While College Promise programs—often referred to as “free college” programs—increase access to higher education for some, a new report found that a majority of efforts continue to exclude older students due to strict eligibility requirements related to age, enrollment type, and academic standing, as well as a lack of financial support for non-tuition costs.
The report, published by the Institute for Women’s Policy Research (IWPR), found that while “the growth in College Promise programs offers a unique opportunity to intentionally serve students who might overwise bypass college,” programs with such eligibility criteria are primarily used by students who already planned to go to college, and can be difficult to meet for those toying with the idea. For example, the report’s authors wrote that “students from higher-income backgrounds—those who are more likely to attend college without financial aid and scholarships—are more likely, for a range of reasons, to meet ‘merit’ and enrollment intensity requirements than students from lower-income backgrounds.”
Additionally, adult learners with jobs and/or children often cannot meet full-time enrollment requirements attached to many programs, and many require students to be recent high school graduates. In fact, the report’s authors noted that a majority of the existing 300 College Promise programs—which span 44 states—are inaccessible to students over the age of 25.
“College Promise programs can make college attainable for all those who are interested in pursuing higher education as a route to economic success, including parents with families, who stand to benefit disproportionately from affordable postsecondary opportunities,” the authors wrote. “Ensuring that College Promise programs are inclusive to the students who need them most should be a top priority for the College Promise movement moving forward.”
The funding model that a majority of existing College Promise programs follow—namely a “last-dollar” approach in which money is disbursed after other financial aid and scholarships are applied—exacerbates this issue. Meredith Billings, a postdoctoral research and teaching associate at the Institute of Higher Education at the University of Georgia, wrote last year for the Brookings Institution’s Brown Chalkboard Center that last-dollar programs “tend to subsidize middle- or high-income students because they are not eligible for federal and/or state grant aid.”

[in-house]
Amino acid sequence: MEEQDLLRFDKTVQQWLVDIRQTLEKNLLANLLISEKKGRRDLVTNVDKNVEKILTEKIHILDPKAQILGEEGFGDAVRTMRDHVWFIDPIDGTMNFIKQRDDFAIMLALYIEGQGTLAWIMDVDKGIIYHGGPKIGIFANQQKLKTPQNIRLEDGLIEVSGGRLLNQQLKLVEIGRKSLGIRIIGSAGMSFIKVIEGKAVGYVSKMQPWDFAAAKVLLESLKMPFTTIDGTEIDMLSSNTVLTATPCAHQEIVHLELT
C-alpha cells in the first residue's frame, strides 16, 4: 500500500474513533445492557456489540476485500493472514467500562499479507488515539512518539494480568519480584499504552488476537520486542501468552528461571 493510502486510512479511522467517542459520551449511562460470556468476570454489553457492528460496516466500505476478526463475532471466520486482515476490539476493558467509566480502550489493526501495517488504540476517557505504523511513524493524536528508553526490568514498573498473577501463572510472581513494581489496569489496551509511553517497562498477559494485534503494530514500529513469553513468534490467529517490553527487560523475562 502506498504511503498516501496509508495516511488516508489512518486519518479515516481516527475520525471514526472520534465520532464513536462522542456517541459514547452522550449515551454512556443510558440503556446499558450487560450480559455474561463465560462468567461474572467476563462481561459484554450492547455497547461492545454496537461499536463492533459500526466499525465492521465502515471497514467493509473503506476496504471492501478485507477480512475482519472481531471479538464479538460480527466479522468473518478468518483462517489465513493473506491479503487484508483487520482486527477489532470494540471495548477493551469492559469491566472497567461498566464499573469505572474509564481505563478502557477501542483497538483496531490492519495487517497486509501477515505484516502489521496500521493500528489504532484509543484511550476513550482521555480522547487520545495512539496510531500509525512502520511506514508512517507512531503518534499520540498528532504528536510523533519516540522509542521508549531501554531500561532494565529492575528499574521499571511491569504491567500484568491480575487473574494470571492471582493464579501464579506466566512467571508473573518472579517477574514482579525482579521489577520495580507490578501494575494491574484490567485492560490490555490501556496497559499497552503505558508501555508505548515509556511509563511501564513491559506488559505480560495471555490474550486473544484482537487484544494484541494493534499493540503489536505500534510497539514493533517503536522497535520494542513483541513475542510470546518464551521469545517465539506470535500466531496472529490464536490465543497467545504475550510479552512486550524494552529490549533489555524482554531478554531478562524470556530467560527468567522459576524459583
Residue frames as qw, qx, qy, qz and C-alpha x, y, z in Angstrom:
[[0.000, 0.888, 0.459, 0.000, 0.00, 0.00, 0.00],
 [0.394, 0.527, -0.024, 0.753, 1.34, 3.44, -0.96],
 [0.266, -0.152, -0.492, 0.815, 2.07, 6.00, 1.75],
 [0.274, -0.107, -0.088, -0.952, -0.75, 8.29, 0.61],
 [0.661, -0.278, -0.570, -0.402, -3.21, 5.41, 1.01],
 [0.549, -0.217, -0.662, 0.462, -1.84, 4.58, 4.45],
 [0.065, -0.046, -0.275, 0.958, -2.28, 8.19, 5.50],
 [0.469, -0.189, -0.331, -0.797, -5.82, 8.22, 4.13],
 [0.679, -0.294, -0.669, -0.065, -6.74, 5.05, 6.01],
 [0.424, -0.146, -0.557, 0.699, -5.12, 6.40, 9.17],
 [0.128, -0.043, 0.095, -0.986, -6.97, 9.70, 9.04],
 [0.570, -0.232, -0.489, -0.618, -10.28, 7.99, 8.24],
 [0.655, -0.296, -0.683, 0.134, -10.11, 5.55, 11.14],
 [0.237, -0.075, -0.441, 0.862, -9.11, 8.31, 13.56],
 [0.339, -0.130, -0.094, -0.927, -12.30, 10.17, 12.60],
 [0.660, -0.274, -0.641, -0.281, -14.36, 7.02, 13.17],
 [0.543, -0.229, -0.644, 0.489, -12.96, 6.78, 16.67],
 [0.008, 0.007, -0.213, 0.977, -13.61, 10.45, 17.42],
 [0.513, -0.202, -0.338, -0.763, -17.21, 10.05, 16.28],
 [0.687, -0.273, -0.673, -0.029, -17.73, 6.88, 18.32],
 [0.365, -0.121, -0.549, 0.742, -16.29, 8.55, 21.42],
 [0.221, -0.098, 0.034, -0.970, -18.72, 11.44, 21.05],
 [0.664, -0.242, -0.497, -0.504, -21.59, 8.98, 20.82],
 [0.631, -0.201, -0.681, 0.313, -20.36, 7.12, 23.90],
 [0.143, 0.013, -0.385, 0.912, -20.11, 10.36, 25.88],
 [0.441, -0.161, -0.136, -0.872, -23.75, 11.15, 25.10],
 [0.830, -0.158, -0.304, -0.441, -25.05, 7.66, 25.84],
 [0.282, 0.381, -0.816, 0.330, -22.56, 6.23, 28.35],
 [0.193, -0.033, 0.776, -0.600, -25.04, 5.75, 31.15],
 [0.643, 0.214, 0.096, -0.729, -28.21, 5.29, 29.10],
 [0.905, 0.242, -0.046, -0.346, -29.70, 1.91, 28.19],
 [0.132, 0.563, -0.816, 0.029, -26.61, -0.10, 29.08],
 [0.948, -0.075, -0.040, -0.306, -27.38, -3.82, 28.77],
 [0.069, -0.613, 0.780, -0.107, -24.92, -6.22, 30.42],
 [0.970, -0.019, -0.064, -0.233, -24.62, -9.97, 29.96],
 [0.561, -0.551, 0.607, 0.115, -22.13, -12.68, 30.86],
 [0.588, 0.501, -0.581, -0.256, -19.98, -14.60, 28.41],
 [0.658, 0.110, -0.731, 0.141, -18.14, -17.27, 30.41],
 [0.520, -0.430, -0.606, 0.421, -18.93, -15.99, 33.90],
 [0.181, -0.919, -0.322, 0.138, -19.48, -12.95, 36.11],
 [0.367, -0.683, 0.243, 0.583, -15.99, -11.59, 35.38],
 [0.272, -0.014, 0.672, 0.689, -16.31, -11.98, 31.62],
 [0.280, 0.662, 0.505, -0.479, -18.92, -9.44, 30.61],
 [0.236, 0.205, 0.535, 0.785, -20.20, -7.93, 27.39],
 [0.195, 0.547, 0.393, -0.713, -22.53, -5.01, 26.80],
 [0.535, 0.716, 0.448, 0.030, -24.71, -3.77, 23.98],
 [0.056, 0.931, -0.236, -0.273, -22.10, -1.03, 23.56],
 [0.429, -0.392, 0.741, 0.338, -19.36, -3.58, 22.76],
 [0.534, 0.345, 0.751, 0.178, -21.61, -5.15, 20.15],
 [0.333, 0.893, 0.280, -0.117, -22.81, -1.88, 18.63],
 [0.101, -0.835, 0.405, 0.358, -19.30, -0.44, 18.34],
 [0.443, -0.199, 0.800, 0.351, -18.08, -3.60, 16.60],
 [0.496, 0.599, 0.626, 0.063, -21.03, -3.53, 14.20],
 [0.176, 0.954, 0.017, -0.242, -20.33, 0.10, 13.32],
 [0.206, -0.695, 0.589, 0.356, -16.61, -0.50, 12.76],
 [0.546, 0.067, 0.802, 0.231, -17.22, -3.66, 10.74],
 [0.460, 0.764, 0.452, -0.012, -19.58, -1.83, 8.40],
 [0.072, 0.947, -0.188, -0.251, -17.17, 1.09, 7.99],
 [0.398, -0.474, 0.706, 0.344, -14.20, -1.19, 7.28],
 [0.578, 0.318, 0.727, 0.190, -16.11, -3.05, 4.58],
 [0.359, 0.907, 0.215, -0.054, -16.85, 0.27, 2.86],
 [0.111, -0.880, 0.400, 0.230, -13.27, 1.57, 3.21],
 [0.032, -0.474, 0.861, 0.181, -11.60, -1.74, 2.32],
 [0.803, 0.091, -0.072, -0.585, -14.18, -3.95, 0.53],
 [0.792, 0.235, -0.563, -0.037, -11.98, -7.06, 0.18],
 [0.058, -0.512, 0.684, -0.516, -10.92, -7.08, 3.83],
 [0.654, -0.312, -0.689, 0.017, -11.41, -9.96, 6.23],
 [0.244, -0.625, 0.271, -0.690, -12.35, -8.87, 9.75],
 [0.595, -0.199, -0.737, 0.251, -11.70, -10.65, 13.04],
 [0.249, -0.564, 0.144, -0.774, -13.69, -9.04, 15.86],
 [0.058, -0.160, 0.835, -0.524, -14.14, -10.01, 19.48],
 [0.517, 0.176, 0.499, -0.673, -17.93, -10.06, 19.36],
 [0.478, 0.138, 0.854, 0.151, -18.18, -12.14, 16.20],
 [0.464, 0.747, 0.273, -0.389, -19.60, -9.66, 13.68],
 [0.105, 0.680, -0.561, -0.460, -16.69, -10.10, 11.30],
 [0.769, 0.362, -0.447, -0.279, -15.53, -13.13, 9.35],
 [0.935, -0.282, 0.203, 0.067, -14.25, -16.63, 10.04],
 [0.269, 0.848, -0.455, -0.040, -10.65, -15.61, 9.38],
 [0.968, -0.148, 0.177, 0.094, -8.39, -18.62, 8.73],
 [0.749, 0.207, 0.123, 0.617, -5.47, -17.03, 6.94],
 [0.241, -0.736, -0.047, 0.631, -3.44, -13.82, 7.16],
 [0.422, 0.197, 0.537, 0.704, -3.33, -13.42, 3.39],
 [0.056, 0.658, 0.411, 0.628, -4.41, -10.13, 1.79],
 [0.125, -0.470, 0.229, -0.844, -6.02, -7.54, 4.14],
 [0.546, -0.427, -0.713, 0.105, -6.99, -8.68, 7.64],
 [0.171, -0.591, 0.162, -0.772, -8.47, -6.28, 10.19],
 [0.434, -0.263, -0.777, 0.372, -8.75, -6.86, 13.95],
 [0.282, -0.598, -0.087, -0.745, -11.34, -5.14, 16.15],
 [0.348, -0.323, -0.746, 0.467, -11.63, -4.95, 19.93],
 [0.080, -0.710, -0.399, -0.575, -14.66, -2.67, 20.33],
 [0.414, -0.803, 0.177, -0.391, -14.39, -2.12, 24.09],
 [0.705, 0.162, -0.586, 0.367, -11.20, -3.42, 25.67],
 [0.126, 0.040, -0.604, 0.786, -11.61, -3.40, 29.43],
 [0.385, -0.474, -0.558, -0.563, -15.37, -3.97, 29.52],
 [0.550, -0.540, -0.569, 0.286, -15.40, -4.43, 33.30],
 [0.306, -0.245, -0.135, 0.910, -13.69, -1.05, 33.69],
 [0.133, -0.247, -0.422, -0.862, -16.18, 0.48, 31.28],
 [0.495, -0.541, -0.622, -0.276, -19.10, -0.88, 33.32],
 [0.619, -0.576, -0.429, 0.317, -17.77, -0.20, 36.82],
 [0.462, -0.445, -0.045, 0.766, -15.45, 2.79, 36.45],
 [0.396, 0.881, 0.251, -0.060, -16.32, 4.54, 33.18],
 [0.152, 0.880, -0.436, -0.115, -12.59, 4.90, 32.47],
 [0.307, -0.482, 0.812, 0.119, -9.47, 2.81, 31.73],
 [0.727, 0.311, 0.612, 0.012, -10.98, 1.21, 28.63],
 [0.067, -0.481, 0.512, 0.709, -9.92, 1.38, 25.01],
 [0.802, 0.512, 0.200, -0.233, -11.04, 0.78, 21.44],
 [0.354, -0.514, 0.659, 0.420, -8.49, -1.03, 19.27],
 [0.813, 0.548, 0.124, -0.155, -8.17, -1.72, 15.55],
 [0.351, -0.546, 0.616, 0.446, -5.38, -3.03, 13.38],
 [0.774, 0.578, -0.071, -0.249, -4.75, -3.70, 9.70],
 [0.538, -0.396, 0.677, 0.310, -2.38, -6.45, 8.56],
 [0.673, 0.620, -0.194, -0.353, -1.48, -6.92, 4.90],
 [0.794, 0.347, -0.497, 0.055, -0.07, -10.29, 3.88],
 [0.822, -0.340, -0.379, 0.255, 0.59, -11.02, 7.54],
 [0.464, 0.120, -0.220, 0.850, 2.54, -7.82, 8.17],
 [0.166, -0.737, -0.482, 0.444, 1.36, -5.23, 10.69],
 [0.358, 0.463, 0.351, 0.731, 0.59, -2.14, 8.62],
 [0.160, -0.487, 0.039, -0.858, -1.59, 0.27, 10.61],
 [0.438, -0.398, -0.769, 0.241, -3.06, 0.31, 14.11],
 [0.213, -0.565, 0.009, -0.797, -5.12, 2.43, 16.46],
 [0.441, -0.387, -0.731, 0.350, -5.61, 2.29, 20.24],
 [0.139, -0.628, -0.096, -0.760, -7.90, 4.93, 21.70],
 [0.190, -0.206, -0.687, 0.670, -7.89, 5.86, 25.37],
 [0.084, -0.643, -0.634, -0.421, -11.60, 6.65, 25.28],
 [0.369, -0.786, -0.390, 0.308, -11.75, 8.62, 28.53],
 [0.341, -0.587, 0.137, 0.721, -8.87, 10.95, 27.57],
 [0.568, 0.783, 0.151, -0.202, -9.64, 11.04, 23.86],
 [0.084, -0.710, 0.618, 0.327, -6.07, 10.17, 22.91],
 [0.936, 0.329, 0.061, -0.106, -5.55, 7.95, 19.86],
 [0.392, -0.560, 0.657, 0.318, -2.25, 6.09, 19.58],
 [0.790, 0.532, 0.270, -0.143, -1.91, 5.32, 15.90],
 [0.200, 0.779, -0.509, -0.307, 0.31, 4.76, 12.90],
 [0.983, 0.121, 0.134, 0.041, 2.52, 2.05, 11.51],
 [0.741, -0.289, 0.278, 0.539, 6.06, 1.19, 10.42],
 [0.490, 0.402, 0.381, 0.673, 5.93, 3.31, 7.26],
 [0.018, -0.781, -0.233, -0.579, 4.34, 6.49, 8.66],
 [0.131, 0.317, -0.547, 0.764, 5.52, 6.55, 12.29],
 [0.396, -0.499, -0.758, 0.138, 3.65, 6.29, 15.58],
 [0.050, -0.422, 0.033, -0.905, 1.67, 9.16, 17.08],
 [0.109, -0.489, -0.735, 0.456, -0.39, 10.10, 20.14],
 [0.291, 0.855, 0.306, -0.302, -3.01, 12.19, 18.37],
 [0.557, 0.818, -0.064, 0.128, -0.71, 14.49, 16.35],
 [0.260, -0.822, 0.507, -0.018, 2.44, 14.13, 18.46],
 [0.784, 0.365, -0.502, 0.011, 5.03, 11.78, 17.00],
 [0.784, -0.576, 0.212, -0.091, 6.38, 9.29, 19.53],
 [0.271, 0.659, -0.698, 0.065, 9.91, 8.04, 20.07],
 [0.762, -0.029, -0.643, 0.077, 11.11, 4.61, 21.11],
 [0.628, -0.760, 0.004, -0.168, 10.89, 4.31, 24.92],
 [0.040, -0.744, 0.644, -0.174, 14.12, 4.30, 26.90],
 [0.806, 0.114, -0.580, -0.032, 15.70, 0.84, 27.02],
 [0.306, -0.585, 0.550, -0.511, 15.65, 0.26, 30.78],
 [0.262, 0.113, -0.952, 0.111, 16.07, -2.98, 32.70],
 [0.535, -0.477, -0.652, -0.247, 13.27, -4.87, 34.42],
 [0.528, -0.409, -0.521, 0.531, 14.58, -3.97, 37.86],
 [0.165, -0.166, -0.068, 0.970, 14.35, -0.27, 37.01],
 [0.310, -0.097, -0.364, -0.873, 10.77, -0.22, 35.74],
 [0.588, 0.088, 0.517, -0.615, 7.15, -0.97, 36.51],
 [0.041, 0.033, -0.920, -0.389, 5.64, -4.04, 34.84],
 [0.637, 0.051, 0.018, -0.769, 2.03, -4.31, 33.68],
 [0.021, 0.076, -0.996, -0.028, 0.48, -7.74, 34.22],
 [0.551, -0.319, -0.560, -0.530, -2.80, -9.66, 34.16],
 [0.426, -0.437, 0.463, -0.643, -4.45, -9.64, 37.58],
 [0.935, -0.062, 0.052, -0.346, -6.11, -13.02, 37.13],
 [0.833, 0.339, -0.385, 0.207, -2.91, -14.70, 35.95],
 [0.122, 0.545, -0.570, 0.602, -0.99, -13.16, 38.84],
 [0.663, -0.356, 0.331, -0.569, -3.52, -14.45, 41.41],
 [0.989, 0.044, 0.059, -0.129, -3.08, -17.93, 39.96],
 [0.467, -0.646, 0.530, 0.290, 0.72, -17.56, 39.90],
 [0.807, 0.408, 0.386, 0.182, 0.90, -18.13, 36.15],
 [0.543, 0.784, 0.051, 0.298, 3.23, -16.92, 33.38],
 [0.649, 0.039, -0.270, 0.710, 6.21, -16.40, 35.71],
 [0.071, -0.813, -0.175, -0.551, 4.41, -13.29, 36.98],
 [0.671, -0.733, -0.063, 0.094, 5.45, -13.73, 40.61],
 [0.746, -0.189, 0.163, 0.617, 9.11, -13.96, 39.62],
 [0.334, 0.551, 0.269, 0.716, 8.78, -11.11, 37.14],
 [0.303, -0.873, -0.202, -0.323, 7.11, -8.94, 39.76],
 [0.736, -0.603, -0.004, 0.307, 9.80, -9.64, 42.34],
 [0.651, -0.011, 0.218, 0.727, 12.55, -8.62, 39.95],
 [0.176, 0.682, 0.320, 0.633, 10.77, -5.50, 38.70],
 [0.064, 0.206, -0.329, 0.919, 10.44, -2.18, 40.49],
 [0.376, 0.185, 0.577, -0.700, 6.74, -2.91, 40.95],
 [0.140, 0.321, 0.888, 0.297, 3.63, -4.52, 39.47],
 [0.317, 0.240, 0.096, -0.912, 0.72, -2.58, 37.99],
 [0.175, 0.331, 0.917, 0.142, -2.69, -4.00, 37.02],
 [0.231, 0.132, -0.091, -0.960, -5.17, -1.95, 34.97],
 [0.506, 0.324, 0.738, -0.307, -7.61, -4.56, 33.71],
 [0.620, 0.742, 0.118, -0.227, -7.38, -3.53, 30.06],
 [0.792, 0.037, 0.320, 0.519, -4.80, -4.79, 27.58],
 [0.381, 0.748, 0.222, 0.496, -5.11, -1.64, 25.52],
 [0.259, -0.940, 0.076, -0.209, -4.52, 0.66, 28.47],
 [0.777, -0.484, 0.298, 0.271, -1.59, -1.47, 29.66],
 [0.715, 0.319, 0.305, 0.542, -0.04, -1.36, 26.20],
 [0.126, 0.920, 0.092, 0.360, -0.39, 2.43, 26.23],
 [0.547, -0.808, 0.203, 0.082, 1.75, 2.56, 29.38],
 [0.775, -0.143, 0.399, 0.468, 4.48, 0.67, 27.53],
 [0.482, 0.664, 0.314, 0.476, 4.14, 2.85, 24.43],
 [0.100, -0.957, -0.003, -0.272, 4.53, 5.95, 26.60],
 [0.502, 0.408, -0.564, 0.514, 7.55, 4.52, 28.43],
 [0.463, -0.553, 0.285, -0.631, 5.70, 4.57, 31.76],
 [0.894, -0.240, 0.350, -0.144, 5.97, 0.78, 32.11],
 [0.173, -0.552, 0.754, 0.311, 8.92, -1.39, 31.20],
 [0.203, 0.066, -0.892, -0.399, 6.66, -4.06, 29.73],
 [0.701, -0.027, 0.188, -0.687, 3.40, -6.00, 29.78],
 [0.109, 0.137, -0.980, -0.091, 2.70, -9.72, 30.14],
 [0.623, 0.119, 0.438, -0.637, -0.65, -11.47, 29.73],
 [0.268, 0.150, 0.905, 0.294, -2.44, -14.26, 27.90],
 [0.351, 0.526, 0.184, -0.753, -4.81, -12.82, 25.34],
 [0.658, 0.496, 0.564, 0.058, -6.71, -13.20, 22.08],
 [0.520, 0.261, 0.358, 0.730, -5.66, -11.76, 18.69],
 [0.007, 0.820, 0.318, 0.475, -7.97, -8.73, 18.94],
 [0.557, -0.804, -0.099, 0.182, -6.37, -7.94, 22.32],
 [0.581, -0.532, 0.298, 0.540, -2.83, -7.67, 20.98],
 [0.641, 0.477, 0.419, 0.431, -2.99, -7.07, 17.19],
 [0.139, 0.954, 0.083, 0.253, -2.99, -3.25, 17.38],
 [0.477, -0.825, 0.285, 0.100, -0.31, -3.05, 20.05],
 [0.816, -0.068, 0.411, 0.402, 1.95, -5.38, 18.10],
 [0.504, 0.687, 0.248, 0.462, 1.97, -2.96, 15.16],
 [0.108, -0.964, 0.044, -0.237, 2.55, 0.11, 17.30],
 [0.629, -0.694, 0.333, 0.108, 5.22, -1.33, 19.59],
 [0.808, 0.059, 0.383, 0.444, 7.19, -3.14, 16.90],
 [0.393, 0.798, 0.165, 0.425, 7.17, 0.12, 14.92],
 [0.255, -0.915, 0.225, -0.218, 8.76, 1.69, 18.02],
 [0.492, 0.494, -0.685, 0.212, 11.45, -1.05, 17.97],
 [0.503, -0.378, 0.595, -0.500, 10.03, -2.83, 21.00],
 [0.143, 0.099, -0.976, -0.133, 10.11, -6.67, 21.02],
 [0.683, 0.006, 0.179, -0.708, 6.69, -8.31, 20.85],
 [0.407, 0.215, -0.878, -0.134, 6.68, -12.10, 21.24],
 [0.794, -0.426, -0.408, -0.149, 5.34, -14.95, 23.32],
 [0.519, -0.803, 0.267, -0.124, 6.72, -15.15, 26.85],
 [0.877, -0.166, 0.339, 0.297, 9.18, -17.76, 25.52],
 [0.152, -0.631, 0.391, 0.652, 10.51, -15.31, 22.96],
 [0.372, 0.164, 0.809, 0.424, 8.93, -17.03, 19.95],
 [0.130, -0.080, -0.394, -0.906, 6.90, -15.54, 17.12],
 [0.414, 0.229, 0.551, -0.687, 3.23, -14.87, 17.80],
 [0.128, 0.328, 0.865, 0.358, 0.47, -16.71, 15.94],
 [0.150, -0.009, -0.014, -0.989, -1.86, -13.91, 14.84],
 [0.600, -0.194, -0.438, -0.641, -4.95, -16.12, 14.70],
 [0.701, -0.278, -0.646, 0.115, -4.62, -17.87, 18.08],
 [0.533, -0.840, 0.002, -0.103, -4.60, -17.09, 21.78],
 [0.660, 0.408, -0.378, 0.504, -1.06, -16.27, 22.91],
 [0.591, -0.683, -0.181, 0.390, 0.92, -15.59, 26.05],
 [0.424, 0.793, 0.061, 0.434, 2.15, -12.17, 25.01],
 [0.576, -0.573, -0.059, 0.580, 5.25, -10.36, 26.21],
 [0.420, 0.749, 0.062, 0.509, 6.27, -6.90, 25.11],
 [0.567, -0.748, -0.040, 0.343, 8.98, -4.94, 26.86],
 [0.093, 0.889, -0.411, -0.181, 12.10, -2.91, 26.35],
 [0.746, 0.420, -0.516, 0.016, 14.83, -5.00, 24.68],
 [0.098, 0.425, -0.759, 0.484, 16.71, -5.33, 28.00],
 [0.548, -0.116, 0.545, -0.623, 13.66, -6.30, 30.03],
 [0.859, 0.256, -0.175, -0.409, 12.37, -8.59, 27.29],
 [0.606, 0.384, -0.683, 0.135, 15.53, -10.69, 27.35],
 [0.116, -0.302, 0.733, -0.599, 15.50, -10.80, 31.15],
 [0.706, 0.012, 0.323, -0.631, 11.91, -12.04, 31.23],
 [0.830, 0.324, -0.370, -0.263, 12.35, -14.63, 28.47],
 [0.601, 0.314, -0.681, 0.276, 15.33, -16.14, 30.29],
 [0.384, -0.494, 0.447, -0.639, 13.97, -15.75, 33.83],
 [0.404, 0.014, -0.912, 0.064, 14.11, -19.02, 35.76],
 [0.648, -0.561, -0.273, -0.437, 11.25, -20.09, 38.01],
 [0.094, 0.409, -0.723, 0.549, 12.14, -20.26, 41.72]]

“Since middle- and high-income students are more likely to go to college, usually last-dollar programs do not increase college access—instead, they may shift students toward the promise-eligible postsecondary institutions,” she wrote.
In addition to removing eligibility requirements, the IWPR report suggested that College Promise programs adopt first-dollar models, which would provide students with financial aid prior to and regardless of other aid and scholarships they may receive, to allow students to cover costs such as childcare.
The concept of College Promise programs geared specifically toward adults has been gaining momentum over the past few years, and a handful of states have been implementing programs for this population of students, such as Tennessee, Wyoming, and Milkwaukee. Most recently, the state of Washington passed the Workforce Education Investment Act, which covers tuition costs at community colleges and public institutions with no age or residency requirements in part to help adults succeed in the workforce.
As many presidential candidates continue to discuss their views on free college, a Quinnipiac University National Poll found that a majority of voters do not support it. Specifically, 52% of those polled opposed making all public colleges in the United States free to attend, while 45% supported the idea. Follow along as policymakers continue this discussion this election cycle with NASFAA’s 2020 Presidential Cheat Sheet.
Publication Date: 7/3/2019